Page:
Oligonucleotides and mRNA therapeutics add complexity to therapeutic drug development, giving rise to new challenges for bioanalytical development activities. During this presentation, we will review these challenges and present several case studies for both chromatographic methods (LC-MS/MS and LC-UV/fluorescence) and ligand binding assays (hybridization ELISA and Luminex®/Quantigene® platforms) for the determination of oligonucleotides and mRNA in biological matrices.
What will you learn?
- Chromatographic approaches and reviews of case studies
- Challenges that arise using various platforms for both chromatographic methods and ligand binding assays
- The differences between hybridization ELISA and the Luminex®/Quantigene® platforms so you know when each is preferred
- How to develop sensitive assays (single digit pg/mL) that are analyte, species and matrix independent
- Critical factors including matrix interference, the one-assay-fits-all methodology, and sensitivity
Who should attend?
- Bioanalytical scientists focusing on oligonucleotide and mRNA therapeutic drug development
- Outsourcing scientists
- Analytical development scientists (CMC) who would like to learn more about platform challenges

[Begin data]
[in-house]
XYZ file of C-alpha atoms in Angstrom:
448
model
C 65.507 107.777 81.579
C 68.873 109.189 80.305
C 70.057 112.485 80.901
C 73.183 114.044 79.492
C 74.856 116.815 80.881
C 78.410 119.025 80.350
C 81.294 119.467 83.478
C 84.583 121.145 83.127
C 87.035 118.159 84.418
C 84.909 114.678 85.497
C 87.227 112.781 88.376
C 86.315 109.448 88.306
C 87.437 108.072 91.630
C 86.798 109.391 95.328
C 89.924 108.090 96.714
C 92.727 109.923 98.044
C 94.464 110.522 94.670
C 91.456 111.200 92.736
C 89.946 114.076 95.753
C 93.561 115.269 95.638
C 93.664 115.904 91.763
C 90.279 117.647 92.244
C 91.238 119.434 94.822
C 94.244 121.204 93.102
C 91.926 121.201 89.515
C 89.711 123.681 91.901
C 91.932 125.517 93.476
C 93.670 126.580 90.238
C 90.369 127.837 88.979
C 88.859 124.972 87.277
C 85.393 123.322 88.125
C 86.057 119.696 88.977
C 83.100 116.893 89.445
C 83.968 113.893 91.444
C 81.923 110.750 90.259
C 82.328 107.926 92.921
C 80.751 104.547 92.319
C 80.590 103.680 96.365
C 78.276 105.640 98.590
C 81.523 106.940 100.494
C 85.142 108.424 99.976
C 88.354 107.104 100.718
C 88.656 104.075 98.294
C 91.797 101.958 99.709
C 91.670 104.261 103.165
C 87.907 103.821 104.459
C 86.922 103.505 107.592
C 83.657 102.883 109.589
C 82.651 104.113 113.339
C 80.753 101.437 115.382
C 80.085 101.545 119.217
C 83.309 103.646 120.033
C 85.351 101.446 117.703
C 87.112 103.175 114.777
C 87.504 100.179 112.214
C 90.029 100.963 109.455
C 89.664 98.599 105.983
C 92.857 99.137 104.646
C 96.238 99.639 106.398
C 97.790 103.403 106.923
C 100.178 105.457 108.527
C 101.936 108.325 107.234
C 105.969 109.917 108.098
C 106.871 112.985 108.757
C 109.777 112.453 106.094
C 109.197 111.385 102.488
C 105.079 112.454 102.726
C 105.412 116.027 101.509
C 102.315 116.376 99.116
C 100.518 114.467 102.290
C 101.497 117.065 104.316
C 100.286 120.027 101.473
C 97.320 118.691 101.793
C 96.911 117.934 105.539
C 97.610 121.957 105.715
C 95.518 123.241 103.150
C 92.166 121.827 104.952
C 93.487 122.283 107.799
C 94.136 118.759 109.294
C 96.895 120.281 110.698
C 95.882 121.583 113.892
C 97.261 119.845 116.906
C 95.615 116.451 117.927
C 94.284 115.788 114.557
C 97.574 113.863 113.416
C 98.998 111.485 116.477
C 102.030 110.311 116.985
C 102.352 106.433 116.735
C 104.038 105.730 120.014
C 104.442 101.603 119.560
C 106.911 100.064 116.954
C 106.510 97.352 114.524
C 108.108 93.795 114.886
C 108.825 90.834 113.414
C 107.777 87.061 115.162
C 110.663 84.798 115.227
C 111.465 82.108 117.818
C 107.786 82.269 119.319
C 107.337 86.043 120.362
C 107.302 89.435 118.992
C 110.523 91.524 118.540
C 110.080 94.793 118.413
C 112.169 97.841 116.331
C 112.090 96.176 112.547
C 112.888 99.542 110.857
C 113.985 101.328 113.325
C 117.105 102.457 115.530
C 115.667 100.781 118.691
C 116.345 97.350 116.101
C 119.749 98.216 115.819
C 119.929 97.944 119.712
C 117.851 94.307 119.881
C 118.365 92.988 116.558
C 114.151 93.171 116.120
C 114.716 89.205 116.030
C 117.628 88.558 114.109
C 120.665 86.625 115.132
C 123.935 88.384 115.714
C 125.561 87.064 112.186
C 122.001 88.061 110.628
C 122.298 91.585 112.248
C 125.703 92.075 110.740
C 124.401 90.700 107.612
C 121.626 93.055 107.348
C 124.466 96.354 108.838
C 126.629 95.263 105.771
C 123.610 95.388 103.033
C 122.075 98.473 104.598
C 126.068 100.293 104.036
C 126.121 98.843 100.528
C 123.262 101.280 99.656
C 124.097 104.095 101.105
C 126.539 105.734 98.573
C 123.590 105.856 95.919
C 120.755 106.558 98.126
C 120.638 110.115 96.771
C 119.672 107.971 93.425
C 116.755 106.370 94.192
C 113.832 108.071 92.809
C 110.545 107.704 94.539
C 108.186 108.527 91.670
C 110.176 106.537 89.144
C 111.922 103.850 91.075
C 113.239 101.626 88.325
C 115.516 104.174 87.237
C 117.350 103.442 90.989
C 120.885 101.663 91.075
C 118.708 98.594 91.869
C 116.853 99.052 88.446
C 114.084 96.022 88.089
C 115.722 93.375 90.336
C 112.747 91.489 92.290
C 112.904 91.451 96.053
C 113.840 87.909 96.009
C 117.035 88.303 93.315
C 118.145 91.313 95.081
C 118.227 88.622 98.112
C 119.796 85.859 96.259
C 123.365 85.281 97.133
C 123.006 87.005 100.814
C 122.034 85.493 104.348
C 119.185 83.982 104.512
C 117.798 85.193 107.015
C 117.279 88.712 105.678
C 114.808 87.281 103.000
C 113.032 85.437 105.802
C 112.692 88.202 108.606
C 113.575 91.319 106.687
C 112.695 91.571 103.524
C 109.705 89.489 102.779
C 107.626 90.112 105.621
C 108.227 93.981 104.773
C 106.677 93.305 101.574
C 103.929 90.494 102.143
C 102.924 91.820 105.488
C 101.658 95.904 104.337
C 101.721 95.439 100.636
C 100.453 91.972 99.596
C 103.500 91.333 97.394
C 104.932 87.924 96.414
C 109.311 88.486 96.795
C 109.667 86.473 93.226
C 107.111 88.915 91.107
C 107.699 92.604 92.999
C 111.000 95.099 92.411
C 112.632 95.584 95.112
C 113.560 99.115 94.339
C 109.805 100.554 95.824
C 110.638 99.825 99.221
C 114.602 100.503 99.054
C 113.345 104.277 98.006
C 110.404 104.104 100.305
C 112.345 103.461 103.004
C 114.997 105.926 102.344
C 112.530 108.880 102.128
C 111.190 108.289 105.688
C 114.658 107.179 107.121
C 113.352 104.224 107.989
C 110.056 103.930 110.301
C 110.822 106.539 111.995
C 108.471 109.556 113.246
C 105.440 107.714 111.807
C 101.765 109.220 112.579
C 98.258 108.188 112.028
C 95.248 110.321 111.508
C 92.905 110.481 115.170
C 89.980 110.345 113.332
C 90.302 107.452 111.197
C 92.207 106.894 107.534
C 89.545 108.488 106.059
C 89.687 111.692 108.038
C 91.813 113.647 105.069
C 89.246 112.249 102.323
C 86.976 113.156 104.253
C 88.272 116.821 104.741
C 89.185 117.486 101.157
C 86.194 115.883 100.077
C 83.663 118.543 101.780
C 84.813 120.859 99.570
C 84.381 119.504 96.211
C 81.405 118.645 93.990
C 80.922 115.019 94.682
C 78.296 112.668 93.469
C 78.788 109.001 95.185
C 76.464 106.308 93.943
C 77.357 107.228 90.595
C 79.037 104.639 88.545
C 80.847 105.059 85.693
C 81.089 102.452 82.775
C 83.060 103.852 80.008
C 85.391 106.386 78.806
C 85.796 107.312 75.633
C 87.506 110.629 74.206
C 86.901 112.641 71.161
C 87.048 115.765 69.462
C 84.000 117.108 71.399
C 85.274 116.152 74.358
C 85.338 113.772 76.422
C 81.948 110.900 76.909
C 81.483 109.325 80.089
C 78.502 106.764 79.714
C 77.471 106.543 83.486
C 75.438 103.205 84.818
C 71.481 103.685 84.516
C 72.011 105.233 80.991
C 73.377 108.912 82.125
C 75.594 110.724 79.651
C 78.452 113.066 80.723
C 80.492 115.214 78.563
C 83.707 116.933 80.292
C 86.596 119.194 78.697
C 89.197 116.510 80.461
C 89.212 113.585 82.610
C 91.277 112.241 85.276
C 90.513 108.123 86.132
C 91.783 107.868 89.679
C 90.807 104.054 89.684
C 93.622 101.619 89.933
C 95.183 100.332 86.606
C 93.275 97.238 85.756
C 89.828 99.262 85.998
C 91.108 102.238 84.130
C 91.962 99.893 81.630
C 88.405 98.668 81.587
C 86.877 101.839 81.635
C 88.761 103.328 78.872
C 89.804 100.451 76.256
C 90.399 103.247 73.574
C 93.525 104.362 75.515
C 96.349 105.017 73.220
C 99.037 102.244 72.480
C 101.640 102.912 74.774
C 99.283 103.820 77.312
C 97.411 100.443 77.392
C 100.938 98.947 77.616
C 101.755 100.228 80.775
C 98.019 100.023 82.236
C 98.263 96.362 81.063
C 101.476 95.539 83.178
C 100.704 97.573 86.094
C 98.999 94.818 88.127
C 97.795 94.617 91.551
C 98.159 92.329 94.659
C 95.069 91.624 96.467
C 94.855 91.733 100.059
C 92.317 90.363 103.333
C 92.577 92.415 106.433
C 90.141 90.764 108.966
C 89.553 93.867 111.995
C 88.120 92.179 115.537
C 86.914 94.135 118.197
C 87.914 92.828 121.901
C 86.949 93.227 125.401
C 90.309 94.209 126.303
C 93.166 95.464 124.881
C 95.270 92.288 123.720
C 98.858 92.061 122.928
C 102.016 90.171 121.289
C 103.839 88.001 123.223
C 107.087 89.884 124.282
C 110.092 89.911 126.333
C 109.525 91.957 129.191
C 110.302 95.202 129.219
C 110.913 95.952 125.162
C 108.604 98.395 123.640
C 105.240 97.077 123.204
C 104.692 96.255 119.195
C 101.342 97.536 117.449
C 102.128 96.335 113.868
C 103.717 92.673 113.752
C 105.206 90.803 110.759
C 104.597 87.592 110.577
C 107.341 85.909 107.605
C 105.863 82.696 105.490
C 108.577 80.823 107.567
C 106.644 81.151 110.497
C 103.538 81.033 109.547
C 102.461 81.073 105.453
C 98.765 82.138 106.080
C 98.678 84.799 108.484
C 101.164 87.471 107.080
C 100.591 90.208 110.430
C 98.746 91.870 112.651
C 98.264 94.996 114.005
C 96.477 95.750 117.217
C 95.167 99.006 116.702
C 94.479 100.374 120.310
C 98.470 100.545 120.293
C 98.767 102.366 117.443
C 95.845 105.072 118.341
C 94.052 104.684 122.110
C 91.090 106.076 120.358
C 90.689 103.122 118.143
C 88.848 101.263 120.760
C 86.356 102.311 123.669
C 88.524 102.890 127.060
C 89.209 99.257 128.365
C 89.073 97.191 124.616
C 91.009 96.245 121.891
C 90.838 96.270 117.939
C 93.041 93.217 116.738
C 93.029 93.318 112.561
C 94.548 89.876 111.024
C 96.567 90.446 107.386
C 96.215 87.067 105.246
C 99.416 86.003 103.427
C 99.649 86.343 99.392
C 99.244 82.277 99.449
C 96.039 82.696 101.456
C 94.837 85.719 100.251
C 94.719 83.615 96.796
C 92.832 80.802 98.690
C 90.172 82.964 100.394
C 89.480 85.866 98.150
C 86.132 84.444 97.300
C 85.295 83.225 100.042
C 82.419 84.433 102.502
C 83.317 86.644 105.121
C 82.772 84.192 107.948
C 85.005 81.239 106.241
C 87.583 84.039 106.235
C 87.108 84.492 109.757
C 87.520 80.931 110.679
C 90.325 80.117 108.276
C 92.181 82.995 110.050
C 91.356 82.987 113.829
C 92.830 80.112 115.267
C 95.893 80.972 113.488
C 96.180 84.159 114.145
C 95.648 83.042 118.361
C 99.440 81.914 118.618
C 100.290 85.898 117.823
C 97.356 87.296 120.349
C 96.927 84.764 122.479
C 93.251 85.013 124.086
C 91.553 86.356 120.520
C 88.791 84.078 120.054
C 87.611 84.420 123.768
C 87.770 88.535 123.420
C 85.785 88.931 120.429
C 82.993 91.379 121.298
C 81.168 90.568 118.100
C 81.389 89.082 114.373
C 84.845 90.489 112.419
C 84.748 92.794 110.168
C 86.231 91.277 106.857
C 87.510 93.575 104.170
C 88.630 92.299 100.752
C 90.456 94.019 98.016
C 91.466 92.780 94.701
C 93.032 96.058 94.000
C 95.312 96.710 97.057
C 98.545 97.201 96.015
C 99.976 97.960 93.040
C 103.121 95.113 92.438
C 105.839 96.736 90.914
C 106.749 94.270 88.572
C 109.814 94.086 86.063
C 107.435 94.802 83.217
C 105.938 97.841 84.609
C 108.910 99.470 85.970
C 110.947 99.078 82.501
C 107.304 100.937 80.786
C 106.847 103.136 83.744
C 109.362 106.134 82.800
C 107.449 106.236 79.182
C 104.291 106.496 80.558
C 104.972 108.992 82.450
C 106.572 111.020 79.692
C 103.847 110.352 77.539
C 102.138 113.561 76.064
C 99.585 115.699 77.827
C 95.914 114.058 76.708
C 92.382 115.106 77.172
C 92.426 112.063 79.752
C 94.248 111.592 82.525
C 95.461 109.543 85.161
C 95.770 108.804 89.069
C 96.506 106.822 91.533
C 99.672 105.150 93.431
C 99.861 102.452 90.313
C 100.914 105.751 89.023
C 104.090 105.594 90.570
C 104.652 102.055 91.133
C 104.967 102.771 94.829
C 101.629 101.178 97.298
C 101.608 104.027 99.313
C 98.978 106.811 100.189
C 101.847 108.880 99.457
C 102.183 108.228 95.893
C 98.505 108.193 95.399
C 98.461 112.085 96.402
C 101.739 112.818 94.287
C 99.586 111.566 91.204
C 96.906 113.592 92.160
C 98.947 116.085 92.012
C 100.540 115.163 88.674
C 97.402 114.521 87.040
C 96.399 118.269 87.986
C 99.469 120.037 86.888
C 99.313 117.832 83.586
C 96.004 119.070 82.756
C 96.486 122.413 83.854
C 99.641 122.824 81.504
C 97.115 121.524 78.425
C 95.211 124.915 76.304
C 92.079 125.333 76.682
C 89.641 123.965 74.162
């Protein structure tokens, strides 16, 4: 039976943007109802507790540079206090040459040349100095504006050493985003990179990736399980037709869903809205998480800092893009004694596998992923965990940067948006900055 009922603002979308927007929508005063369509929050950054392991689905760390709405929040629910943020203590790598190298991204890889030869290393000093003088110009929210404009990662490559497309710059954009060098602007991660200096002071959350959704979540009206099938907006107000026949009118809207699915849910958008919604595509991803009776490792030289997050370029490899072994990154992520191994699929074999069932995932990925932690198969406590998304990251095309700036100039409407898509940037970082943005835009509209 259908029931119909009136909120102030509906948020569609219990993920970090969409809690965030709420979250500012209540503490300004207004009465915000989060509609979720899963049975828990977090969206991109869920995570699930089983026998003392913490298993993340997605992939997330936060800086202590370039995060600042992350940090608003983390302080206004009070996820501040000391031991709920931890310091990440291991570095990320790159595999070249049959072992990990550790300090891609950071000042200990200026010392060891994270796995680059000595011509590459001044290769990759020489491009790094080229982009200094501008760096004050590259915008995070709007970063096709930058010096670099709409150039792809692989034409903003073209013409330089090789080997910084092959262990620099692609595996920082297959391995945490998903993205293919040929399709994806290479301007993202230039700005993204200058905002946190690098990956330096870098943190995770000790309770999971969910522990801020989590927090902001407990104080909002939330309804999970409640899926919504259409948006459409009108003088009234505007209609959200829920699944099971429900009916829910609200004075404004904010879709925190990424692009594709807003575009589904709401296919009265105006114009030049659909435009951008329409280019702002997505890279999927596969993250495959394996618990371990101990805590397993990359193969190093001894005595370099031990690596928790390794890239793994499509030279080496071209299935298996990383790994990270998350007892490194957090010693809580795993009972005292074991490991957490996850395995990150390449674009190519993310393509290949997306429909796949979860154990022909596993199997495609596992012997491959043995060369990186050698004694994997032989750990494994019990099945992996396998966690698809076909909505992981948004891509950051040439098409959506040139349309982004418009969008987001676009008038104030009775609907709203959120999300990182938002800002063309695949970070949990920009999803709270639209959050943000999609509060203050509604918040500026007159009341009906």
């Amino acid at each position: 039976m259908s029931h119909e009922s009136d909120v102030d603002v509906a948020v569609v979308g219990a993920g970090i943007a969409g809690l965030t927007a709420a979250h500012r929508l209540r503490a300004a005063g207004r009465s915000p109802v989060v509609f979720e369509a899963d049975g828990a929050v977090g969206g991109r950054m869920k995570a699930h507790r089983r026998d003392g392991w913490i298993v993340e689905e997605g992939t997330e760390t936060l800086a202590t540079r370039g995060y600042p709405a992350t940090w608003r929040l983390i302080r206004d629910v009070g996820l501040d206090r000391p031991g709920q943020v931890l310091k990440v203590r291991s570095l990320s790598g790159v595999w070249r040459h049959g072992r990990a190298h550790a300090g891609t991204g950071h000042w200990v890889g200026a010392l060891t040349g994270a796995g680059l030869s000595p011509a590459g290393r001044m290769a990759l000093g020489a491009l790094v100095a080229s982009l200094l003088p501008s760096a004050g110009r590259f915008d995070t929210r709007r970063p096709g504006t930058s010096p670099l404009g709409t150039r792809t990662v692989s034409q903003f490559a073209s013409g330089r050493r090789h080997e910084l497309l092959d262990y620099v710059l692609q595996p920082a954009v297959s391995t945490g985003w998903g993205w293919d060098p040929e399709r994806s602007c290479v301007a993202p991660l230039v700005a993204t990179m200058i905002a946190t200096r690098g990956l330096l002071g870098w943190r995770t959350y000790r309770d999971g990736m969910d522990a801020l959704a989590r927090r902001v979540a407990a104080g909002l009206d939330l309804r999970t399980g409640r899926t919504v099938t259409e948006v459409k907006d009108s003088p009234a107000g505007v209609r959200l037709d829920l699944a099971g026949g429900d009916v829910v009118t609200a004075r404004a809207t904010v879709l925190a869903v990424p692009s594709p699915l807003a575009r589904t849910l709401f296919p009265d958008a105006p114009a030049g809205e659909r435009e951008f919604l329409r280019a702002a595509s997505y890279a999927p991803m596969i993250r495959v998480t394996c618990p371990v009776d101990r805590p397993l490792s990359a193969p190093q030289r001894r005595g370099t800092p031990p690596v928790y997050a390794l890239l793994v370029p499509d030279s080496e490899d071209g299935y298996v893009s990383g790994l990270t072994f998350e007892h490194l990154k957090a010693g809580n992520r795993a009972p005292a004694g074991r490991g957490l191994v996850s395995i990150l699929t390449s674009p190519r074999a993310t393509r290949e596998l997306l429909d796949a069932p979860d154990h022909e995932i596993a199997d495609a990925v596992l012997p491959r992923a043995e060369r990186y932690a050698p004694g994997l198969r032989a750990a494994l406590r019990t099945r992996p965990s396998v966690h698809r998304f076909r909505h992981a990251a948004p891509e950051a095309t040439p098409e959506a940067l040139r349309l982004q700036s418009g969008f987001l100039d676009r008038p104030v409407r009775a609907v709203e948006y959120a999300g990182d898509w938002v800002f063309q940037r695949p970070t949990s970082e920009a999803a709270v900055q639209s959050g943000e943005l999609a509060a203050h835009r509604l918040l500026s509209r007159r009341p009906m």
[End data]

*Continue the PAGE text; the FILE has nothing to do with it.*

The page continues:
- Senior level executives working within: immunoassay services; biologics services; pharmacodynamic services; pharmacokinetic services; immunogenicity services; toxicology-pharma development
Mr Hantash is the Technical Director for Immunoanalytical Services in our New Jersey laboratory. He comes to Tandem Labs with 15 years of CRO experience supporting pre-clinical and clinical large molecule drug development. Prior, Mr Hantash was with Pharmanet/i3 where he worked as the Director of Operations in Immunochemistry. He also served as Senior Laboratory Manager of Immunochemistry and Immunology at Covance Laboratories. He has held senior positions in the areas of immunochemistry, drug metabolism, and immunology at Merck Research Laboratories, Millipore/EMD, and Charles River Laboratories.
Associate Laboratory Director
Dr Wang directs all method development activities in the Utah facility. His expertise includes the synthesis, formulation, and bioanalysis of oligonucleotide and peptide therapeutics. After receiving a Ph.D. in medicinal chemistry at Beijing Medical University in 1992 with a thesis on the synthesis of modified oligonucleotides as anticancer agents, Dr Wang focused on the delivery/formulation of antisense and ribozyme oligonucleotide drugs at the University of Utah, and developed a new method for the synthesis of oligonucleotide arrays (DNA chips) at Duke University.
Click here to view the Q&A follow-up.
For a full list of other webinars available on Bioanalysis Zone please see here.